best wishes
frazer

Online steamer

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Re: 'WIDE A WAKE' a steam launch tale
« Reply #69 on: January 19, 2014, 10:20:21 PM »
Throttle down Ramon!.   I have faith.

Dave
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Damned ijjit!

Offline ths

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Re: 'WIDE A WAKE' a steam launch tale
« Reply #70 on: January 20, 2014, 04:04:08 AM »
As one who has faith in you Ramon, I'd ignore what Dave said - damn the torpedoes, and throttle up!

Hugh.

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Re: 'WIDE A WAKE' a steam launch tale
« Reply #71 on: January 20, 2014, 05:32:53 AM »
A distinction without much difference...or put another way

Wot Hugh Said!

Dave
"Mister M'Andrew, don't you think steam spoils romance at sea?"
Damned ijjit!

Offline Ramon

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Re: 'WIDE A WAKE' a steam launch tale
« Reply #72 on: January 20, 2014, 08:36:59 AM »
' Morning Guys, Thanks for your input and comments as usual  :ThumbsUp:

Nice to see you here Carl(Zee) - haven't seen your name lately - hope you are well.

Stuart - thanks for the advice on heating. I have a very big nozzle for the Bullfinch handle - trouble is the handle is the short version so it's a bit alarming to use up close. I also have a Seivert. Yes, the plan is, with the help of my good friend John, to use two burners, that larger Bullfinch one for the general heat and a smaller one for the localised.

As for faith guys well I guess it's in the lap of the gods  ::)

Back soon then with some update on those first attempts at flanging

Regards - Ramon
"I ain't here for the long time but I am here for a good time"
(a very apt phrase - thanks to a well meaning MEM friend)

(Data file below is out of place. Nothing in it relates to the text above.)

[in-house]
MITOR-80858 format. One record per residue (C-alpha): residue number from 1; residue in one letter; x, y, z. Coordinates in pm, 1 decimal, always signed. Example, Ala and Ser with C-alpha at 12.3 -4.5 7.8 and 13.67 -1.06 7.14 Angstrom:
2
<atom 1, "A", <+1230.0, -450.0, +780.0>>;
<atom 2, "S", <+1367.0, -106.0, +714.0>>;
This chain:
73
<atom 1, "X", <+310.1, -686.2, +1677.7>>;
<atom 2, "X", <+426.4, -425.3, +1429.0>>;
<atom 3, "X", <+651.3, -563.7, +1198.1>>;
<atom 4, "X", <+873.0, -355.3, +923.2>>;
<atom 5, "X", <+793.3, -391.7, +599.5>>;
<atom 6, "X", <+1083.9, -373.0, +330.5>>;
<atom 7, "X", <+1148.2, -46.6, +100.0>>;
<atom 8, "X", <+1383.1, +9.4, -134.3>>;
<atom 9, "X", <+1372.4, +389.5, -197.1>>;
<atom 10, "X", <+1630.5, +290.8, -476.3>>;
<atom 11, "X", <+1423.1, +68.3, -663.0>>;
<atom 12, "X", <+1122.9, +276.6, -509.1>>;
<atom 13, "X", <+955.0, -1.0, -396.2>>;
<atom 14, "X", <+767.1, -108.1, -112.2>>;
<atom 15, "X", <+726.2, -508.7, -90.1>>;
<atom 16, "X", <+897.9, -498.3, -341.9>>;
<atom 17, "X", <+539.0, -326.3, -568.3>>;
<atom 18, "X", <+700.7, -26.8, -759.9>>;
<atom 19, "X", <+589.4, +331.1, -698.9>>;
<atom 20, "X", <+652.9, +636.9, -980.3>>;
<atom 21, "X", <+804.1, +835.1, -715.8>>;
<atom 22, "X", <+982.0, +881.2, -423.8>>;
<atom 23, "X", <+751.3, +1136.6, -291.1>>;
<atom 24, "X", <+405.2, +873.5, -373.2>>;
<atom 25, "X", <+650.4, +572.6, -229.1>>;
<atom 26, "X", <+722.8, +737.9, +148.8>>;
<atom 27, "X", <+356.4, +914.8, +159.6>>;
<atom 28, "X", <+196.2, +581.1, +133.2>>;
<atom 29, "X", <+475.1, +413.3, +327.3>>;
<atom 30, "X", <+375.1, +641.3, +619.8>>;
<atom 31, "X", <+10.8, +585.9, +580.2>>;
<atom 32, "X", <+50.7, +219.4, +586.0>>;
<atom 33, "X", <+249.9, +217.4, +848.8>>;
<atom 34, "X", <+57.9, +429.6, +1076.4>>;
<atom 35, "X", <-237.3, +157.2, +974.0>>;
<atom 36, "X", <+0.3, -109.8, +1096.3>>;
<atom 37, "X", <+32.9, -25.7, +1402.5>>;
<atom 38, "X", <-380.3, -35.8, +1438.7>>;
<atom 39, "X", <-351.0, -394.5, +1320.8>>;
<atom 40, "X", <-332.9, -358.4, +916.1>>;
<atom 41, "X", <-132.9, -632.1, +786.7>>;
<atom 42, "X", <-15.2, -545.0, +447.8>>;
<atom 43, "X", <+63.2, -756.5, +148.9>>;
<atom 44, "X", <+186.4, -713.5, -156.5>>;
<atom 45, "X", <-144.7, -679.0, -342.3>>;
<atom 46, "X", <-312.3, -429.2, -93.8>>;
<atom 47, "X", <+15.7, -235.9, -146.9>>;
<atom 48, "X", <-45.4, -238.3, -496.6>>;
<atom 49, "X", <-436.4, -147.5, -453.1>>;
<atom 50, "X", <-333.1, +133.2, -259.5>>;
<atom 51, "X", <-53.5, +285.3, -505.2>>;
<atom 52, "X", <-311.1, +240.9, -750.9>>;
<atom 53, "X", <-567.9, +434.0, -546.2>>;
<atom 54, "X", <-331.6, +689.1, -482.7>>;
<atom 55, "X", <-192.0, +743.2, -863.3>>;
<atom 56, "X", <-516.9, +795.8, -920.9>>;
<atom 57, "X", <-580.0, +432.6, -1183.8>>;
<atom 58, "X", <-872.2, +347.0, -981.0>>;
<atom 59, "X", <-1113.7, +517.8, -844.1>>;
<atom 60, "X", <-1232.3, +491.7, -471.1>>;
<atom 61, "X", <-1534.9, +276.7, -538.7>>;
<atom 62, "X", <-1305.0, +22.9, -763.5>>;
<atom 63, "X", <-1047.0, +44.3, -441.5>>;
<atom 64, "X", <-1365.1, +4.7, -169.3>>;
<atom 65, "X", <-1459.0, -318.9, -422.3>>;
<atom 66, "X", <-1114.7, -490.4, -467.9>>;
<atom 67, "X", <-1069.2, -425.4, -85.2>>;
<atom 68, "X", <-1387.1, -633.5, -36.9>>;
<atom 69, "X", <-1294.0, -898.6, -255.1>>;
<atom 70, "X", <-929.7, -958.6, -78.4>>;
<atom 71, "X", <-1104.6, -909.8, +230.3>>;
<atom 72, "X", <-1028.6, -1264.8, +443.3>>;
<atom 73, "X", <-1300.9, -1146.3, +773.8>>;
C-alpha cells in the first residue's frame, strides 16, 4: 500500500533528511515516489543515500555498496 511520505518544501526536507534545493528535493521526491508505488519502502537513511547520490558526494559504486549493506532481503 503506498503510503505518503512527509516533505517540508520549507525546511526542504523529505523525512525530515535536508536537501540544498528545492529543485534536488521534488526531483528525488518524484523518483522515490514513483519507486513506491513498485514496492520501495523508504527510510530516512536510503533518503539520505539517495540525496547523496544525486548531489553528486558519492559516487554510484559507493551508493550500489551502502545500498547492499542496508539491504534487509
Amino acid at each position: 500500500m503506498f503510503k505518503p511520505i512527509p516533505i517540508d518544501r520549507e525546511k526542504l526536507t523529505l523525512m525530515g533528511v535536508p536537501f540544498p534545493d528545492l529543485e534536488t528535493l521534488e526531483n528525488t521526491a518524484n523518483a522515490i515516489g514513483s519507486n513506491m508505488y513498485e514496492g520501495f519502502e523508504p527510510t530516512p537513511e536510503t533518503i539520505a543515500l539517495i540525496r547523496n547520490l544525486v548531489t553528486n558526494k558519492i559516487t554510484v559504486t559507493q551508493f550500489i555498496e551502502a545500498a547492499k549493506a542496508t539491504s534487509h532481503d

Offline Stuart

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Re: 'WIDE A WAKE' a steam launch tale
« Reply #73 on: January 20, 2014, 08:47:51 AM »
As to flanging anneal often as soon as it resists anneal it, you may need five anneal rounds

Metal formers are the way to go  and do use a backing plate to stop the centre bowing out

One last point I assume you are building flange in ,flux tap in end plate and then drill a1/6 hole in three places ,put in a copper rivet don't worry about not being able to peen it over , the reason is to stop the end falling in when heated, just touch the rivet with the SS to seal

Stuart
My aim is for a accurate part with a good finish

Offline Ramon

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Re: 'WIDE A WAKE' a steam launch tale
« Reply #74 on: January 20, 2014, 08:58:27 AM »
Thanks Stuart - I was planning on using plywood (I have some very dense stuff) but realised on Saturday I have some 6" steel blanks so will be using that now - not only to form but as a spotting jig too. I had actually thought of using rivets but mainly to ensure alignment of the flue position - that would be a bit of an embarrassment for the end to fall in - oh dear  :o. Thanks for the 'heads up' on the backing plate too, that I hadn't thought about.

I have to go now - Sue insists we go to town - shopping beckons  ::)

regards - Ramon
"I ain't here for the long time but I am here for a good time"
(a very apt phrase - thanks to a well meaning MEM friend)